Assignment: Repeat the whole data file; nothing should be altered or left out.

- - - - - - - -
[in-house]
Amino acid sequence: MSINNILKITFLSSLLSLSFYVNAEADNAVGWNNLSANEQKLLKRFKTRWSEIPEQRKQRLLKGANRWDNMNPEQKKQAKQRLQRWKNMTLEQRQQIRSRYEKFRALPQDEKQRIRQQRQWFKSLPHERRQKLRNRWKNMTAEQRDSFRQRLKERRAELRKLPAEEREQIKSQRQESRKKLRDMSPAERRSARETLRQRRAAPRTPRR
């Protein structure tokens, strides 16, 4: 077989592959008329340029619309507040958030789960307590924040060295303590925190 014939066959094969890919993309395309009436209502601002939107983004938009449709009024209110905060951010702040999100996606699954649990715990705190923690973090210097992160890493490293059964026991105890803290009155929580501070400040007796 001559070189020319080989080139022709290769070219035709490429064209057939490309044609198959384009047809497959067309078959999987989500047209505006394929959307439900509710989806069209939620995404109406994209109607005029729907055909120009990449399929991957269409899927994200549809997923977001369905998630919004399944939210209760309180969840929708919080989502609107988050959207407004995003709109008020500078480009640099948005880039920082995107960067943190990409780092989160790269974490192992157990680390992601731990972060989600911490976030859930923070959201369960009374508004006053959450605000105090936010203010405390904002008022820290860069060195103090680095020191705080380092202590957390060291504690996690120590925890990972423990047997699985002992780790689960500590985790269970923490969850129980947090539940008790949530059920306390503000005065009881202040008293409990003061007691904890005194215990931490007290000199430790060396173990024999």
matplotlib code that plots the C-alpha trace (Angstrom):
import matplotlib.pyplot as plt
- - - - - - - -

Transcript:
[in-house]
Amino acid sequence: MSINNILKITFLSSLLSLSFYVNAEADNAVGWNNLSANEQKLLKRFKTRWSEIPEQRKQRLLKGANRWDNMNPEQKKQAKQRLQRWKNMTLEQRQQIRSRYEKFRALPQDEKQRIRQQRQWFKSLPHERRQKLRNRWKNMTAEQRDSFRQRLKERRAELRKLPAEEREQIKSQRQESRKKLRDMSPAERRSARETLRQRRAAPRTPRR
């Protein structure tokens, strides 16, 4: 077989592959008329340029619309507040958030789960307590924040060295303590925190 014939066959094969890919993309395309009436209502601002939107983004938009449709009024209110905060951010702040999100996606699954649990715990705190923690973090210097992160890493490293059964026991105890803290009155929580501070400040007796 001559070189020319080989080139022709290769070219035709490429064209057939490309044609198959384009047809497959067309078959999987989500047209505006394929959307439900509710989806069209939620995404109406994209109607005029729907055909120009990449399929991957269409899927994200549809997923977001369905998630919004399944939210209760309180969840929708919080989502609107988050959207407004995003709109008020500078480009640099948005880039920082995107960067943190990409780092989160790269974490192992157990680390992601731990972060989600911490976030859930923070959201369960009374508004006053959450605000105090936010203010405390904002008022820290860069060195103090680095020191705080380092202590957390060291504690996690120590925890990972423990047997699985002992780790689960500590985790269970923490969850129980947090539940008790949530059920306390503000005065009881202040008293409990003061007691904890005194215990931490007290000199430790060396173990024999």
matplotlib code that plots the C-alpha trace (Angstrom):
import matplotlib.pyplot as plt